Mark 9

9:1 When Jesus said some would not die before seeing the Kingdom of God arrive, he may have been referring

  • to Peter, James, and John, who would witness the Transfiguration a few days later
  • to all who would witness the Resurrection and Ascension
  • to all who would take part in the spread of the church after Pentecost

Jesus’ Transfiguration, which immediately follows (9:2-8), was a preview of that coming glory. In the Transfiguration, Peter, James, and John saw Jesus’ glory, identity, and power as the Son of God (see 2 Peter 1:16-18). So, certain disciples were eyewitnesses to the power and glory of Christ’s Kingdom. Jesus’ point was that his listeners would not have to wait for another, future Messiah because the Kingdom was among them, and it would soon come in power.

 Jesus Is Transfigured on the Mountain / 9:2-13   

Jesus revealed some of his most unusual demonstrations of power and divinity to his disciples alone. He stood up in their partly swamped boat and took command of the wind and the waves. He walked on water. On this occasion, he allowed three of them to witness his appearance without some of the limitations of his humanity. After teaching them the rigors of self-denial, he gave them a reassuring glimpse of his glory.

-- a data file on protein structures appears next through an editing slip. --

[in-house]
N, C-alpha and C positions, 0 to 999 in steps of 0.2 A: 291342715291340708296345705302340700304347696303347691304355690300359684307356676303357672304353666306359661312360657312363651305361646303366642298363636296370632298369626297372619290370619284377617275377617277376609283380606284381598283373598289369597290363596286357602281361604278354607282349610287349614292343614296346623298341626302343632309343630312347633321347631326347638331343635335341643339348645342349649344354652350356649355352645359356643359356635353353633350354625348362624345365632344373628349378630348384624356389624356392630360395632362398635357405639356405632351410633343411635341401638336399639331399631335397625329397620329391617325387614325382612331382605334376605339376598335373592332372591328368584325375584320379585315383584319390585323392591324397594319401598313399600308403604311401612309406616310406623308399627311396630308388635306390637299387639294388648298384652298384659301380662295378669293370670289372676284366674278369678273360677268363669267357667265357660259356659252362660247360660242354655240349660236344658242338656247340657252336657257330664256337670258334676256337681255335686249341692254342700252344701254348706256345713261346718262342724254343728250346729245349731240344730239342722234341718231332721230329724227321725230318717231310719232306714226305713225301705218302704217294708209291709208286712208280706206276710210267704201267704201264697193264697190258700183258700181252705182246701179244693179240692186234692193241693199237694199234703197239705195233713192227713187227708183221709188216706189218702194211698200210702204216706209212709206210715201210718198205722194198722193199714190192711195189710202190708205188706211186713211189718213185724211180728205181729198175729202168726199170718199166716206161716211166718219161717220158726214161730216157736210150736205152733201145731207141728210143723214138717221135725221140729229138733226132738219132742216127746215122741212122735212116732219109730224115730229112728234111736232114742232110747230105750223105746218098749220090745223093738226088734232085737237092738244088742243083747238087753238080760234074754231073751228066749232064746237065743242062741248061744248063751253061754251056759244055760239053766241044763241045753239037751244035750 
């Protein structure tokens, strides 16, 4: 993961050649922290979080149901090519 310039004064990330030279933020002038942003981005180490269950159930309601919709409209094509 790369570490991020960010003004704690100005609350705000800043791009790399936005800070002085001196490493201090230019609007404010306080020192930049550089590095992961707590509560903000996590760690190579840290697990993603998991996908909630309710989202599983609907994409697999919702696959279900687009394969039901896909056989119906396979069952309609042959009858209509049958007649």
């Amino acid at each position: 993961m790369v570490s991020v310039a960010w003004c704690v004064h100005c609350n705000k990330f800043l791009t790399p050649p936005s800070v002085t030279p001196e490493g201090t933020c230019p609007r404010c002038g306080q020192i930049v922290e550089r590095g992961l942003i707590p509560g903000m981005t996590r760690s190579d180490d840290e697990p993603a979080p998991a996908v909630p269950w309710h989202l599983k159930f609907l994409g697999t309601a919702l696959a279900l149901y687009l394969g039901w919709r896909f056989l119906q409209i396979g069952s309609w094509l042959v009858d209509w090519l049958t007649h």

9:2-3 Rarely did Mark give exact times in his narrative, so his definite six days later is significant. This reference probably alludes to Exodus 24:16, where it is recorded that Moses waited for six days before meeting the Lord on Mount Sinai. The words also tie into 9:1, where Jesus probably was referring to his coming Transfiguration.

Jesus singled out Peter, James, and John. These three disciples comprised the inner circle of the group of Twelve. They were among the first to hear Jesus’ call (1:16-19), they headed the list of disciples (3:16), they were present at certain healings where others were excluded (5:37), and they were with Jesus as he prayed in Gethsemane (14:33). Seeing Jesus transfigured was an unforgettable experience for Peter (see 2 Peter 1:16). Jesus took these three disciples to the top of a mountain—either Mount Hermon or Mount Tabor. Mount Hermon is about twelve miles northeast of Caesarea Philippi (where Jesus had been in 8:27); Mount Tabor is in Galilee. A mountain was often associated with closeness to God and readiness to receive his words (see Exodus 24:12-18; 1 Kings 19:8-18).